Materials and Methods

We have prospectively studied two groups of 37 children affected with chronic or episodic asthma followed at the Allergy and Immunology Division, Department of Pediatrics, University of Rome "La Sapienza". According to international guidelines [25,26], we define CA children as those who frequently have nocturnal symptoms in all seasons, decrease of PEF, exercise induced asthma and other signs of BHR. CA children despite adequate treatment control their asthmatic symptoms only with continuous multiple medications, including prophylaxis with inhaled β2-bronchodilators and topical steroids (and uncommon use of oral steroids). EA children have cough and wheeze on an intermittent basis, and control their symptoms with preventative drugs, theophylline and bronchodilators on a when needed basis. In both group we evaluated the following parameters: personal and family history of allergy; SPTs; atopic status; spirometry data.

We determined the history of allergic symptoms such as atopic dermatitis (AD), asthma and allergic rhinitis in first-degree relatives (parents and siblings). Moreover, we have studied whether AD were present before or contemporary to asthma. The lung function of each child was measured with a Printer II Spirometer (Markos, Monza, Italy). We evaluated FEV1, FVC, PEF, FEV1/FVC index, FEF25-75. Informed consent was obtained from parents of each child.

Skin prick test

Appropriate emergency equipment and medications were available on site. Parents were required to discontinue all oral/topical corticosteroids during the trial, antihistamines for 7 days, and all β-agonists for 12 hr before SPT application. Skin testing was done at baseline by the prick method by a doctor trained in allergy with the co-operation of a qualified nurse. The skin was marked with a ballpoint pen for the allergens to be tested. The babies were then tested with: histamine hydrochloride (1 mg/ml) as a positive control and isotonic saline as a negative control. We continued with a battery of inhalant allergens, including Dermatophagoides pteronyssinus, Alternaria alternata, Lolium perenne, Olea europea and Parietaria officinalis (SARM, Roma, Italy). The diagnostic extract of each individual allergen was placed on the volar surface of the forearm as drops through which the skin was superficially pricked with a straight pin for one second. A new pin was used for each prick test and then discarded, and the drop of the extract was then wiped off about one minute after the prick [27].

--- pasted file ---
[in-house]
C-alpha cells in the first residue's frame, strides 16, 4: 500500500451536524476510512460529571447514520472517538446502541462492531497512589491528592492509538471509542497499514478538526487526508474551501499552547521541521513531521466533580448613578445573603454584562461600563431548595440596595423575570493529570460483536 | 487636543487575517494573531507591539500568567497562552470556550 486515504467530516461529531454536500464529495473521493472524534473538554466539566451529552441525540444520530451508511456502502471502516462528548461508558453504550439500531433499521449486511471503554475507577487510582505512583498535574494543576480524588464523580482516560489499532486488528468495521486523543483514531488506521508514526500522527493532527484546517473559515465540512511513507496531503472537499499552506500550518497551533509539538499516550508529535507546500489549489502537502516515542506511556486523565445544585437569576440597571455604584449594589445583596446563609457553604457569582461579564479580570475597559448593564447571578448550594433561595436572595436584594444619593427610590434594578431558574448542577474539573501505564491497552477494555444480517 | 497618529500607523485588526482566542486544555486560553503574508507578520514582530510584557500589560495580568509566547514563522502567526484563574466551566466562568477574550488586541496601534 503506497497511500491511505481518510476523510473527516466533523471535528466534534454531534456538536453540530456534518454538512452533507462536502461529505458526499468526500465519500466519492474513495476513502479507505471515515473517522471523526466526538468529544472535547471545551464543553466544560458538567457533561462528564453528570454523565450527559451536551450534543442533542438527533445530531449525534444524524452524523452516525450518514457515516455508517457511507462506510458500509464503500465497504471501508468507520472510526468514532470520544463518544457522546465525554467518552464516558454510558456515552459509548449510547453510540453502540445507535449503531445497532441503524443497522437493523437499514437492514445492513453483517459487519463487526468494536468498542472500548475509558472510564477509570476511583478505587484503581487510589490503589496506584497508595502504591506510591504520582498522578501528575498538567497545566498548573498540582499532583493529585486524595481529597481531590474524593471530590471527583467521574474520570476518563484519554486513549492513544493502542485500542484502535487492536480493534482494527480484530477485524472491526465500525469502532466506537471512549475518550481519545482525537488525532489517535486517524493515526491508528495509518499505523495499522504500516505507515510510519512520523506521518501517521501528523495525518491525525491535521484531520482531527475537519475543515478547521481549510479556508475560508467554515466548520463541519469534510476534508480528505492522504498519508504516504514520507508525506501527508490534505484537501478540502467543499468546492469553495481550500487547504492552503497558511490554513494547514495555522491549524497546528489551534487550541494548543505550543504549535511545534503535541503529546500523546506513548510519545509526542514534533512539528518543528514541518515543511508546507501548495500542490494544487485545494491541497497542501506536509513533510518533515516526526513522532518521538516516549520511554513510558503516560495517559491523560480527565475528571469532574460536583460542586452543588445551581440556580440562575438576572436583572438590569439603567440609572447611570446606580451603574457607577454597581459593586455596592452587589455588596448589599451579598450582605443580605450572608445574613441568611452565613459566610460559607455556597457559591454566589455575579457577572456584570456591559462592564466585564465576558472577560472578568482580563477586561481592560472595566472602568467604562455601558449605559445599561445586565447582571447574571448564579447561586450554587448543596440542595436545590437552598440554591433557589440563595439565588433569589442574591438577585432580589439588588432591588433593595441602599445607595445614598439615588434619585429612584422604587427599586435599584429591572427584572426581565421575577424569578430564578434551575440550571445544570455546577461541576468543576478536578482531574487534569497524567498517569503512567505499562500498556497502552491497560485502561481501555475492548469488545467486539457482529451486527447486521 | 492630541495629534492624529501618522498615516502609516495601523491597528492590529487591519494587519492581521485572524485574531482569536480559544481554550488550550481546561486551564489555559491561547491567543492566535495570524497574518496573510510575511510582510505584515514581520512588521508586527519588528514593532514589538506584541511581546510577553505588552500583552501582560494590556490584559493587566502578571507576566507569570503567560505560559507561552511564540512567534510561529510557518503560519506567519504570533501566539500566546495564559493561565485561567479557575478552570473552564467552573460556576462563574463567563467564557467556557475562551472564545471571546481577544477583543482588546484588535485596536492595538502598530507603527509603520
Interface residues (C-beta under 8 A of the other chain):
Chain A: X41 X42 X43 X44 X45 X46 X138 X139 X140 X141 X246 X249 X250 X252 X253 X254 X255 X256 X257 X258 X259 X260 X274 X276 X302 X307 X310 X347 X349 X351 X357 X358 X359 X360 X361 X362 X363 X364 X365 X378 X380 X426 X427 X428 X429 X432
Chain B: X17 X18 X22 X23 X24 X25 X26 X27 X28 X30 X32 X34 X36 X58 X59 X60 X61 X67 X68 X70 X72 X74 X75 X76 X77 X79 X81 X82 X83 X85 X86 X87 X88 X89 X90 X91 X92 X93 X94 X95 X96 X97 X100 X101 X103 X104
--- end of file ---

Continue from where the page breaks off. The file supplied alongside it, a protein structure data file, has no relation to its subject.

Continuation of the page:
SPTs were read 20 minutes after the test was finished and considered positive as follows:

+ when the wheal was the half of the histamine wheal;

++ when the wheal was equal to the histamine wheal;

+++ when the wheal was two-fold the histamine wheal;

++++ when the wheal was more than two-fold the histamine wheal [28].

We took for positive only children with a wheal ³ 3 mm with an area = 7 mm2 (cut-off) So we considered as positive only the children with a mean wheal diameter of 3 mm or larger than the negative (saline) control. A positive (histamine) control was performed to ensure the absence of any antihistamine drug interference [28,29].

Total IgE

The determination of the total serum IgE level was done by paper radioimmunosorbent test (PRIST, Pharmacia Diagnostics AB, Sweden), and results were expressed in International Units per ml. Specific IgE antibodies and determination of specific IgE levels by radioallergosorbent test (Phadezym RAST, Pharmacia Diagnostics).

RAST results are expressed in »RAST Units« as follows:

1st class = IgE levels<0.35 IU/ml,

2nd class = IgE levels>0.35 IU/ml and lesser than 0.7 IU/ml,

3rd class = IgE levels between 0.7 IU/ml and 17 IU/ml,

4th class = IgE levels higher than 17 IU/ml.

Only RAST results>0.35 IU/ml were considered positive. The statistical calculations were performed using the X2 test and Student T test.


Clinical features of asthmatic children are summarized in Table 1 and SPT and RAST results in (p=0.02 and p=0.006, respectively, for CA children vs EA children). SPT and RAST results related to multiple sensitizations are summarized (p=0.0021 for CA children vs EA children). No significant differences were found between the two groups in sex-distribution, personal atopy and breast-feeding, whereas family history of atopy was highly statistically significant. Figures 1 and 2 show the mean incidence of asthmatic symptoms and related treatment, and the results of pulmonary function testing, respectively.

Tolerance Children With Tolerance (N° 31) Children Without Tolerance (N°43)
Age Of Ad Onset (Median) 3 mos   p<0.0059 mos(1 mos - 5 yrs) p<0.005 (2mos-3yrs)
Age Of The First Examination (Median) 2yr 8mos (4mos-10yrs 7mos) 2yrs 9mos (6mos-4yrs10mos)
Age Of Development Of Tolerance (Median) 4 yrs (2-9 yrs)  
Age Of The Last Follow Up (Median) 6yrs 5mos (4yrs 2mos - 14yrs) 7yrs 2mos (4yrs 3mos - 9yrs 10mos)

Table 1: Clinical features of asthmatic children.


Figure 1: Asthma development in 74 children.


Figure 2: Nucleotide content of breast milk Mean of 2, 4, 8 e 12 weeks of breastfeeding, values are expressed in μmol/l1P, 2P=mono- di-phosphate.

No statistically significant difference was found in the two groups in the type of allergens and in the size of the SPT reactions. However 32/37 (86%) children with CA and 22/37 (59%) children with EA had positive SPT responses to two or more allergens (p=0.0086).